Why is there so much tension in families, particularly during the holidays? One reason may be that Satan is on a mission to destroy families, and he will use any opportunity or gathering he can to do so. Healthy families create strong individuals built up in love and ready to conquer the world for God’s glory. The devil can’t allow that to happen, so he sneaks in whenever he can to sew seeds of discord into families. As discord grows, we respond in our flesh and we wind up hurting each other terribly.
Wounds get ignored, then they fester, and it gets nasty. Every year the holidays become a painful reminder of current hurts and deep wounds from the past. And gathering together is just another way to open these wounds while the enemy watches you suffer.
God would love to use this holiday season to do what He does best: to restore, to heal, and to bring life into our broken relationships. For some of us, this may seem impossible, but it’s important for us to realize this: God is on our side. He wants to restore and wants to heal. He’s working in ways we don’t see. But we have to be willing to give Him full access to our hearts. Here are a few ways we can start.
Ask Jesus to heal the hurt and help us forgive
If we’ve been hurt deeply, the first step is to ask the Lord to bind up our wounds and heal our hurts. It’s easy when we get in our feelings to think that our wounds are too deep, that it is impossible to forgive, and the only way to feel better is for the person who hurt us to make things right. But that’s not true.
Psalm 147:3 says, “He heals the brokenhearted and binds up their wounds.” That means God can heal emotional wounds. But have we asked Him to? Or are we holding on to our hurt because of unforgiveness?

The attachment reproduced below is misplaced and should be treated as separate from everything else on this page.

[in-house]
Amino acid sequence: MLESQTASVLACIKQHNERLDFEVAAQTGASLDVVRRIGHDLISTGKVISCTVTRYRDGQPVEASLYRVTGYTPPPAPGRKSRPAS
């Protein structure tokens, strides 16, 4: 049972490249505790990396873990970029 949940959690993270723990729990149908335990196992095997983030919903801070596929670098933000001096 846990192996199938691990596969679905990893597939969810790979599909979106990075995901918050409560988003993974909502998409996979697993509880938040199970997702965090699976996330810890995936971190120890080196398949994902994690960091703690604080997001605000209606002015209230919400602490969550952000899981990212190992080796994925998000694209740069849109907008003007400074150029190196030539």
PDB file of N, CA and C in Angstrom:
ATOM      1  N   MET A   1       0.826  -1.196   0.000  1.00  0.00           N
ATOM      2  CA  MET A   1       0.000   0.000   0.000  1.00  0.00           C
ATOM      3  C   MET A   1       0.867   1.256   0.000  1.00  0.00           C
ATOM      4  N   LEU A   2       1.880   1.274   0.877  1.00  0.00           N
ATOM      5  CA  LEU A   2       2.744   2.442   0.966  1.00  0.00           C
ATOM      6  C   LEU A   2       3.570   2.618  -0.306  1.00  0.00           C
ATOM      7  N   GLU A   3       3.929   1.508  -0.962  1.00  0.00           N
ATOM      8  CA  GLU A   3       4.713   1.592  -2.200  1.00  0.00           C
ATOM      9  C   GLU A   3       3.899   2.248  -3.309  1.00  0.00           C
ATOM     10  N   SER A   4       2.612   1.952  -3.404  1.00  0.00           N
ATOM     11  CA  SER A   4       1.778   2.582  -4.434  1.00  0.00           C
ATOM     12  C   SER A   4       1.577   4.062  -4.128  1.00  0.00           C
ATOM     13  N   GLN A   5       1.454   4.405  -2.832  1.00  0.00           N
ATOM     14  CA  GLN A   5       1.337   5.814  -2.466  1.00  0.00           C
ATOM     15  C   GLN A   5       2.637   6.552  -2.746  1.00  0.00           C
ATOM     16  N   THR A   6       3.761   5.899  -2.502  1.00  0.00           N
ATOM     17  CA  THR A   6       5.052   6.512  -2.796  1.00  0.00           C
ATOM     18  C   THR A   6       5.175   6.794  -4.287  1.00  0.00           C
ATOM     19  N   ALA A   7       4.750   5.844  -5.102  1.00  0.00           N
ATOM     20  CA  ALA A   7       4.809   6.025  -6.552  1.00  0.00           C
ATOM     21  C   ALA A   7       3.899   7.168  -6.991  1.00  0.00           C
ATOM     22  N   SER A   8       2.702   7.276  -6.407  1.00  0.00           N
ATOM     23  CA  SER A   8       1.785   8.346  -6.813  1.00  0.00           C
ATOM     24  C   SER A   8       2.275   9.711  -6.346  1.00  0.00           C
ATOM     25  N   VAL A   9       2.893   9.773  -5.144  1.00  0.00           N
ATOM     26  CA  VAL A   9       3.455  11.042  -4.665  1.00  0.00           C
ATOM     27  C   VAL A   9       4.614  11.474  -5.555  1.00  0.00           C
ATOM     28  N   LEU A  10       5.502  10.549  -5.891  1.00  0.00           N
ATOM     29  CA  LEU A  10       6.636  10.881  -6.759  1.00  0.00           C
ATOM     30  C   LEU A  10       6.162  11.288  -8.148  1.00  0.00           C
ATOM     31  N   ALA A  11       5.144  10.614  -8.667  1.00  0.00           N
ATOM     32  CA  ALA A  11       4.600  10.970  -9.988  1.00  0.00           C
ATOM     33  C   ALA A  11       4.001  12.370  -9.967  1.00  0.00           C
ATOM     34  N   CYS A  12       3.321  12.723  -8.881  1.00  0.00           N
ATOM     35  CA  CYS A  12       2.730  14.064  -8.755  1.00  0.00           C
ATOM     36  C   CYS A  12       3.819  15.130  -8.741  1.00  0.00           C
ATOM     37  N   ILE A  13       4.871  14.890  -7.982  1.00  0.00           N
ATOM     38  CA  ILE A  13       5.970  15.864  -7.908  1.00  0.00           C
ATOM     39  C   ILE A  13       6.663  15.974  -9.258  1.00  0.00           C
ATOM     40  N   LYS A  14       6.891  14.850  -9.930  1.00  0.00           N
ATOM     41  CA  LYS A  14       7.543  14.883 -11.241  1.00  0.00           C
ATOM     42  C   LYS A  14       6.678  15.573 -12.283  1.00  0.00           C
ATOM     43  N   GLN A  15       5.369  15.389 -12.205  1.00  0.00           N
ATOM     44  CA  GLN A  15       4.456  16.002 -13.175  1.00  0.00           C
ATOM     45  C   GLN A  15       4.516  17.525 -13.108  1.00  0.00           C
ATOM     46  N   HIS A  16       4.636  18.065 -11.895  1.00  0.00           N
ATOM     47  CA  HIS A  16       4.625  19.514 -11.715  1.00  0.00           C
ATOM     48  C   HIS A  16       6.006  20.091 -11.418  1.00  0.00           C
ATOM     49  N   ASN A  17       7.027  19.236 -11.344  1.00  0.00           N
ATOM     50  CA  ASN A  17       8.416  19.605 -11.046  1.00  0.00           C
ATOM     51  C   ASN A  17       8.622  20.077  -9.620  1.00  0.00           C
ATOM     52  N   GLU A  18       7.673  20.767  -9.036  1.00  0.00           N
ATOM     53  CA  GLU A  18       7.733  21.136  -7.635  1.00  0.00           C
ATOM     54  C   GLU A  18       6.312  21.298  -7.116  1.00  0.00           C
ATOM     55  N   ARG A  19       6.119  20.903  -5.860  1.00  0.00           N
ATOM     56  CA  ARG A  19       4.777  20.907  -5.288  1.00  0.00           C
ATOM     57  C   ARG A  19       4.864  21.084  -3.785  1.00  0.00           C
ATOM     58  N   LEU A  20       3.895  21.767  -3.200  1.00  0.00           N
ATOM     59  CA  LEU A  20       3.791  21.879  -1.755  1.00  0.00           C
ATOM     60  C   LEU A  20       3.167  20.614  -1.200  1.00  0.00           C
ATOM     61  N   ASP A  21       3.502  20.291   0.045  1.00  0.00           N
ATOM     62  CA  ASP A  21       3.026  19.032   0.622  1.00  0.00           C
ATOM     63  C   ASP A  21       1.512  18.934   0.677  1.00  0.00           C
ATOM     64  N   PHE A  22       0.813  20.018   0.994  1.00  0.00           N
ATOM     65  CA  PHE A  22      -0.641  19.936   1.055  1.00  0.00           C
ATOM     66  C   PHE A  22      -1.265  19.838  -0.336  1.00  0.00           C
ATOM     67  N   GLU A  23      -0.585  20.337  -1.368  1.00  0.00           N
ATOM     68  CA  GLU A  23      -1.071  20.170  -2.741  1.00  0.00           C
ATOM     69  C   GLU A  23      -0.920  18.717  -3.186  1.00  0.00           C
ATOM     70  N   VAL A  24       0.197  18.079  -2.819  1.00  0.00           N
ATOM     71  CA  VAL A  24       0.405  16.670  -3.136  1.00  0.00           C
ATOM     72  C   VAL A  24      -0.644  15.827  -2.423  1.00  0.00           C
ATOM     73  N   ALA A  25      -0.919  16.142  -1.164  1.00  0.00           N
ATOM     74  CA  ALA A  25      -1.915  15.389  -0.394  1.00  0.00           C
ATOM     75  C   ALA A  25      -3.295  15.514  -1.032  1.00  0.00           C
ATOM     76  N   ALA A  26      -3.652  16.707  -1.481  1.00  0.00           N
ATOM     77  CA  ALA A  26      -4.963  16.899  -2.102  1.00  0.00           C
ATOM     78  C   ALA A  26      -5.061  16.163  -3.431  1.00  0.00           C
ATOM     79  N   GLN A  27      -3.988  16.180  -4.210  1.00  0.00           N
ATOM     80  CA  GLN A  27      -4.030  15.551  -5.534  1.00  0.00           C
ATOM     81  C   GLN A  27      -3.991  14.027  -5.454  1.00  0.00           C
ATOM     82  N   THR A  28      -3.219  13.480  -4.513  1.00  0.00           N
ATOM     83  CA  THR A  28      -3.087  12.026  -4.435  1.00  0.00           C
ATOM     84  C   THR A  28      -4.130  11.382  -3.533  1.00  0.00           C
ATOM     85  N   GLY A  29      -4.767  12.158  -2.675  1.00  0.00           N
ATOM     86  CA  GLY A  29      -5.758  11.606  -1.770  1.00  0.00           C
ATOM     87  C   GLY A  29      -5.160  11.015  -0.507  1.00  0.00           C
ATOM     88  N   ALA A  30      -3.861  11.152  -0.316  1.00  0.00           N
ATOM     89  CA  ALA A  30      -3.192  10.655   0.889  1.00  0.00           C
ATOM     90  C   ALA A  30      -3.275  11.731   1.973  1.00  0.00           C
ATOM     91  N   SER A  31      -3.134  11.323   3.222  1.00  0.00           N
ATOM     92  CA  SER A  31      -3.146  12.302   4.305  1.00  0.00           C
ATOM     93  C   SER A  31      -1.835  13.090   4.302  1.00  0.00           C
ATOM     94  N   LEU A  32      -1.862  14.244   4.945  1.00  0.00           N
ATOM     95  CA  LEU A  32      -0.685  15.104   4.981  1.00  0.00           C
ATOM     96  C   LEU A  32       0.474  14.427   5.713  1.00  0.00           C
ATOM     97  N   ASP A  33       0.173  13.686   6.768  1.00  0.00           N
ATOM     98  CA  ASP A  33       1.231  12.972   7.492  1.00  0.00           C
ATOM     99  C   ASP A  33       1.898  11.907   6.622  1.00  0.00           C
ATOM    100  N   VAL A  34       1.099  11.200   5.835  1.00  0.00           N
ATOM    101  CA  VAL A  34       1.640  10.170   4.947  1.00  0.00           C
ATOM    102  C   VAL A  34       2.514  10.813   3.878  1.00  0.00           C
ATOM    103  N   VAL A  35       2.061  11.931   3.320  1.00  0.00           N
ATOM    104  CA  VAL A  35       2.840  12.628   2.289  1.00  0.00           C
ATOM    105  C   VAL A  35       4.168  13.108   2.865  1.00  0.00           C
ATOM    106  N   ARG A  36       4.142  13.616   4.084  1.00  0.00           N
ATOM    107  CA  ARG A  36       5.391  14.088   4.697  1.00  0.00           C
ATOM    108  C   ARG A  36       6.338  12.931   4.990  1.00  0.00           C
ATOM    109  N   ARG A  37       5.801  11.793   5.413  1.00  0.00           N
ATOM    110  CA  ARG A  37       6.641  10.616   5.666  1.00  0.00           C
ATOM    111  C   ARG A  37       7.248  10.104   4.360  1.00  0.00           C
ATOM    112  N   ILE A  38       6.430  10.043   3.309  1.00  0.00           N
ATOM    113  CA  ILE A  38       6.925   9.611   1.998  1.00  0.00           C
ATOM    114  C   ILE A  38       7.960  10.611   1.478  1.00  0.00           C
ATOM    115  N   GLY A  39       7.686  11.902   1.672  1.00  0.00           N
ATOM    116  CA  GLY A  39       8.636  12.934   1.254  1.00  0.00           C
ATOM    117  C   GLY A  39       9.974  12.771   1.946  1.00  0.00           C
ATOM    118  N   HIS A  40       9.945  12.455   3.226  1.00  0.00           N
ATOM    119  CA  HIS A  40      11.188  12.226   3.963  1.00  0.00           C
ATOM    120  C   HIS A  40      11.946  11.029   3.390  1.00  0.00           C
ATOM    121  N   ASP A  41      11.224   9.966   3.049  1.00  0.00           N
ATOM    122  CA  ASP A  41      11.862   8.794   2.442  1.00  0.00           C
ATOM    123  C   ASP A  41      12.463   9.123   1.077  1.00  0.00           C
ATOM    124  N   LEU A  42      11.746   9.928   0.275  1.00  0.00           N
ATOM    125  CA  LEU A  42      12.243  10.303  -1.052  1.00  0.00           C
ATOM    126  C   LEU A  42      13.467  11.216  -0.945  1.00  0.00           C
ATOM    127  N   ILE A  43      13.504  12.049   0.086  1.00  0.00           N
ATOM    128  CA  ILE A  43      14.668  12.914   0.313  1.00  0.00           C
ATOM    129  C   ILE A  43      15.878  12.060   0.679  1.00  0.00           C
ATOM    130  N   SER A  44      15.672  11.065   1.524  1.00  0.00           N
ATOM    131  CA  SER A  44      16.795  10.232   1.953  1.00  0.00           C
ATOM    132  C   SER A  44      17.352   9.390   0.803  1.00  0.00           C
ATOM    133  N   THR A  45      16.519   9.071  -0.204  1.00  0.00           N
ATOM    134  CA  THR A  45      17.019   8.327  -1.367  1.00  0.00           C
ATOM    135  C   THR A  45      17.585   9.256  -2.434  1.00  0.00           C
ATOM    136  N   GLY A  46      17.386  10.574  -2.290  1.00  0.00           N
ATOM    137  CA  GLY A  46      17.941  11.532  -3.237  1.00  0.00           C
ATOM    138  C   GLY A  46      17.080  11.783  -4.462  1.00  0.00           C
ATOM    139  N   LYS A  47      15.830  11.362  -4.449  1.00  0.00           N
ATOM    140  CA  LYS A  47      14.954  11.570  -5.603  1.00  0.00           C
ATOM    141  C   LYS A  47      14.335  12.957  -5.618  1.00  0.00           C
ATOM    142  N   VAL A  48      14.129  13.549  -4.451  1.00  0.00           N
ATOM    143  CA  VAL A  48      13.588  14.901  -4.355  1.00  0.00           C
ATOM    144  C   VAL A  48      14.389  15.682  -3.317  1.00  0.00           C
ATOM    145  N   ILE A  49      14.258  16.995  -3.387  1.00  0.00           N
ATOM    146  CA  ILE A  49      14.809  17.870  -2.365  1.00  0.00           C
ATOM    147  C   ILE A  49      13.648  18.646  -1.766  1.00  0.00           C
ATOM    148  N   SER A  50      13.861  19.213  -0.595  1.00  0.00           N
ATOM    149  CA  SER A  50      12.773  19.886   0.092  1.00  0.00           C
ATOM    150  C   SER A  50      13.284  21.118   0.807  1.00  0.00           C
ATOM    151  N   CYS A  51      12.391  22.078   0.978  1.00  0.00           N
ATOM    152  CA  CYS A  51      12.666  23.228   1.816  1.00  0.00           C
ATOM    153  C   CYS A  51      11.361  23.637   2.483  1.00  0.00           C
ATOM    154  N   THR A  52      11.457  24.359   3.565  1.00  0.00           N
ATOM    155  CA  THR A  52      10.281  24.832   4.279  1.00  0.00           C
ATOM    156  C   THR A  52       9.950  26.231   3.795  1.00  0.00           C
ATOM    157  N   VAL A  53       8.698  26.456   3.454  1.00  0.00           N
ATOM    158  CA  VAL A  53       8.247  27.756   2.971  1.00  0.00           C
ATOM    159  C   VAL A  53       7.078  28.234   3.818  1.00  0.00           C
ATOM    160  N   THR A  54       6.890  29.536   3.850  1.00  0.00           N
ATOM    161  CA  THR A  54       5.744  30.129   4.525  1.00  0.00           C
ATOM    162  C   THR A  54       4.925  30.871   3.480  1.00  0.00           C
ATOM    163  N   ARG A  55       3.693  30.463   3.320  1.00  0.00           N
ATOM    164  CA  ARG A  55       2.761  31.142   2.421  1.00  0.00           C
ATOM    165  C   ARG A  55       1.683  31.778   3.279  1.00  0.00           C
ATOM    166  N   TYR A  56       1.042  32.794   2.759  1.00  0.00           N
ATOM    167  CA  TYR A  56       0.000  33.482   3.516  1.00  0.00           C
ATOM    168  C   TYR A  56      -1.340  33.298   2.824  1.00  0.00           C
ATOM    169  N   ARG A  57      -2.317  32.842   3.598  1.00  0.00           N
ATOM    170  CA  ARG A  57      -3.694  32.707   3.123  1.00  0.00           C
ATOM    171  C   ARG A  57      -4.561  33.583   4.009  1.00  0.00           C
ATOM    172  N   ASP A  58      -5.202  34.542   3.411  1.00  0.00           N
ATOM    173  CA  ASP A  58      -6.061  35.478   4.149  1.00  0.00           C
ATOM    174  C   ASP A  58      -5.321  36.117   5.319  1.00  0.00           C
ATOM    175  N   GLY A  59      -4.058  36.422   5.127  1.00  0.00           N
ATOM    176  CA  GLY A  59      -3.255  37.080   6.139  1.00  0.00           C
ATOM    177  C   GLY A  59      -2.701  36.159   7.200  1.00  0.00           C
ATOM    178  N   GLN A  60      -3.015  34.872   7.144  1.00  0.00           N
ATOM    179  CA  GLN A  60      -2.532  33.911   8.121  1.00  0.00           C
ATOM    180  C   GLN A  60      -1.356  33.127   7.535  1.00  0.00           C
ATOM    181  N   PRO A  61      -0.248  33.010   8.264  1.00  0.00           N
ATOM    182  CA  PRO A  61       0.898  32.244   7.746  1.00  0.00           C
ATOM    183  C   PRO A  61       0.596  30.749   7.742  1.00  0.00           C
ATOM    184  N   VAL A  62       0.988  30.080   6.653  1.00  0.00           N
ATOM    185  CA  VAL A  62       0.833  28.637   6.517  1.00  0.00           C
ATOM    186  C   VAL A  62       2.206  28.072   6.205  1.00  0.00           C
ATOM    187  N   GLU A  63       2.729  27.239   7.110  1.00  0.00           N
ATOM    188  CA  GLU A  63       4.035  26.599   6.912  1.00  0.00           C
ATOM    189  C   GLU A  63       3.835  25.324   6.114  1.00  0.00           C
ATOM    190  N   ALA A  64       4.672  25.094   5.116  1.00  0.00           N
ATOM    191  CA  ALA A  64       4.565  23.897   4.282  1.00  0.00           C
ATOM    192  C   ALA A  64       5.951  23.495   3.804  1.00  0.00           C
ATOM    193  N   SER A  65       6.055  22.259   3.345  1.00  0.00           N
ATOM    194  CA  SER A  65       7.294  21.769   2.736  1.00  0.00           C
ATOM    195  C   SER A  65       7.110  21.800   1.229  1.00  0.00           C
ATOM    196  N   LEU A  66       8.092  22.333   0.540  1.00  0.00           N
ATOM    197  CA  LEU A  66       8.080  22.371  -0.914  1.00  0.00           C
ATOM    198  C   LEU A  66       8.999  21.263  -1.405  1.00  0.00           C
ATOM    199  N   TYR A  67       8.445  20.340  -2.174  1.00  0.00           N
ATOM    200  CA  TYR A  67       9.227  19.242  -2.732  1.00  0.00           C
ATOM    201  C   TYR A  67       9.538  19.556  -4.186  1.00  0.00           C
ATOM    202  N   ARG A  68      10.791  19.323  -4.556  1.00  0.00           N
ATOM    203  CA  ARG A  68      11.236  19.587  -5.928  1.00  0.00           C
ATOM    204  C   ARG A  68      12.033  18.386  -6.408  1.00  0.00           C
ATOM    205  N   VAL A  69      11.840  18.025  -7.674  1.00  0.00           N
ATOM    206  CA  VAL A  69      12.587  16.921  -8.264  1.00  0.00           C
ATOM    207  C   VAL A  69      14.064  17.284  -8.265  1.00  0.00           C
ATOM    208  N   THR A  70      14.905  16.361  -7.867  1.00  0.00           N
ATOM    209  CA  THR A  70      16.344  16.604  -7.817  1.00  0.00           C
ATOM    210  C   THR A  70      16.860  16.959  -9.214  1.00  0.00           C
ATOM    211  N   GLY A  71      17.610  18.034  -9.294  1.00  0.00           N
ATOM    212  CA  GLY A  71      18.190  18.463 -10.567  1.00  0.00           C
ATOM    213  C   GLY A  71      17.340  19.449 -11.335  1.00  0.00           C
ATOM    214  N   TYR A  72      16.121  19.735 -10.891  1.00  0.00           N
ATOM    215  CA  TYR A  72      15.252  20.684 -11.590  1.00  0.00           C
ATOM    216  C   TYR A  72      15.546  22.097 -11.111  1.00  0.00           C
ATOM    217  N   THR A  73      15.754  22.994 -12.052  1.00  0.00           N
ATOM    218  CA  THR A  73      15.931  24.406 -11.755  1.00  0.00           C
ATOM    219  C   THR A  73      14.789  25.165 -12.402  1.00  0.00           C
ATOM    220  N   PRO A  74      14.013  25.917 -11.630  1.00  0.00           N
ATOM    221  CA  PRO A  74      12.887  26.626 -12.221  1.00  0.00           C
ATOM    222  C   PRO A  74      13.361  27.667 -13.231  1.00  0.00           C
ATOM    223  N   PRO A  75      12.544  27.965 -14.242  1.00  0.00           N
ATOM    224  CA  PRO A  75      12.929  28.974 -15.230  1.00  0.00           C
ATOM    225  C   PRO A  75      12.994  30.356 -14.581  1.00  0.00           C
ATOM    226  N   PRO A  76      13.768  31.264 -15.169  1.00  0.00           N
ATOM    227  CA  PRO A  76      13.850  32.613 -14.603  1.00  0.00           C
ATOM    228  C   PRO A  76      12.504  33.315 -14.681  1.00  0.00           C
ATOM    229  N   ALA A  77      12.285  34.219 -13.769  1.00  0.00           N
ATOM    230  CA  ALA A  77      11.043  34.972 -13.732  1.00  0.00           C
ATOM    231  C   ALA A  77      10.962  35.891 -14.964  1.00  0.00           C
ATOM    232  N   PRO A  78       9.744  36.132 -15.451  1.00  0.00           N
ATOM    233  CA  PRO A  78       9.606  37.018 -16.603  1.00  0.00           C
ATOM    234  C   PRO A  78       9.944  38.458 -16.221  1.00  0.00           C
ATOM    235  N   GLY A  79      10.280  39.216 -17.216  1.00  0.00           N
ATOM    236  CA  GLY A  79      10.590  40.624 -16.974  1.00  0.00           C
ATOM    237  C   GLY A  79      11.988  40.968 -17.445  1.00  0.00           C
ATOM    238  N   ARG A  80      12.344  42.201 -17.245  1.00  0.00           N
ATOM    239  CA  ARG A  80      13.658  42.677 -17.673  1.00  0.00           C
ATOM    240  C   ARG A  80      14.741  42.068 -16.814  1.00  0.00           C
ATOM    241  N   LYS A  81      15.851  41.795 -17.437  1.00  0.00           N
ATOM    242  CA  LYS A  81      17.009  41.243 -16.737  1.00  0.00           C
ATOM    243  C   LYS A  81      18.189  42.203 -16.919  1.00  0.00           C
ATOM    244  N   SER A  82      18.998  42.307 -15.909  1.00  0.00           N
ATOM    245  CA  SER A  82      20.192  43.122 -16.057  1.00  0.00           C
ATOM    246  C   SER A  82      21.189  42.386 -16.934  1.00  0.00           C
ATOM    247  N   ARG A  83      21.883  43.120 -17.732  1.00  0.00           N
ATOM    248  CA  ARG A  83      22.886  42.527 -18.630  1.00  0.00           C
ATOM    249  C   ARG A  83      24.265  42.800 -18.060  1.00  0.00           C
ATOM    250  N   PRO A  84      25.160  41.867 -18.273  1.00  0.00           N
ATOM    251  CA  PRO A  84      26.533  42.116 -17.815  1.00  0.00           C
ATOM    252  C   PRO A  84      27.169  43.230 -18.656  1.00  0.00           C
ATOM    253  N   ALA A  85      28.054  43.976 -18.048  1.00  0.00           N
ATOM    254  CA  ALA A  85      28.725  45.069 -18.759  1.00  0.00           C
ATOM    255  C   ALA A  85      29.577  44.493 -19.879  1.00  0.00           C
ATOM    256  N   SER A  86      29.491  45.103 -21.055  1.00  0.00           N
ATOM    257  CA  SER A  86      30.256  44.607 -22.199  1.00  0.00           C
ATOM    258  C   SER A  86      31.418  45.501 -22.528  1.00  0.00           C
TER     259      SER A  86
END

There are billions of sermons and books on the dangers of unforgiveness in a believer’s life. We might feel like we don’t have the power to get rid of it, but remember: the same power that rose Jesus from the dead lives in us. We can let go of bitterness, but it’s not going to be through our own strength.
Don’t give up on the relationship
Once we’ve made peace with how a person is wrongly treating us, it’s easy to become calloused in our hearts. “I didn’t need them anyway,” we say to ourselves. “They’re never going to change, so why try?” We may have already forgiven them in our hearts but we hold no hope for reconciliation.
Do we want to be like Christ? Do we want to understand His heart? Then we aren’t allowed to give up. God’s heart longs for reconciliation. Love always hopes (1 Corinthians 13:7) This doesn’t mean that we have to trust the person or put ourselves in a position to get hurt again. But we can’t throw in the towel. We have to continue praying for restoration.
Avoid “always” and “never”
It’s easy when someone hurts us to say, “They always do this. They never think about me. They always forget my kid. They never thank me.” Always and never are big words. We have to be careful how we use them.
“Always” and “never” often cause us to forget the good moments. Like there was that one time they thought of you, but always and never cloud them out.
Stop Making Lists
Love always hopes, but it also keeps no record of wrong (1 Corinthians 13:5) If we are mentally reviewing past hurts in our minds, this will not lead to reconciliation. We have to give God our lists. We may even want to write it down and burn it. But we have to give Him our grievances.
Pray for Revelation
Lastly, we have to ask God to help us understand the other person. When people are biting and hurtful, it’s the fruit of a deep spiritual need. There is probably something going on in that person’s life that is deeper than the surface level they show. We have to ask God to reveal their need to us so we can see them the way He does. God can give us specific things to pray for that person that will help restore their relationship with Him first and foremost and then will overflow to restoring their relationships with others.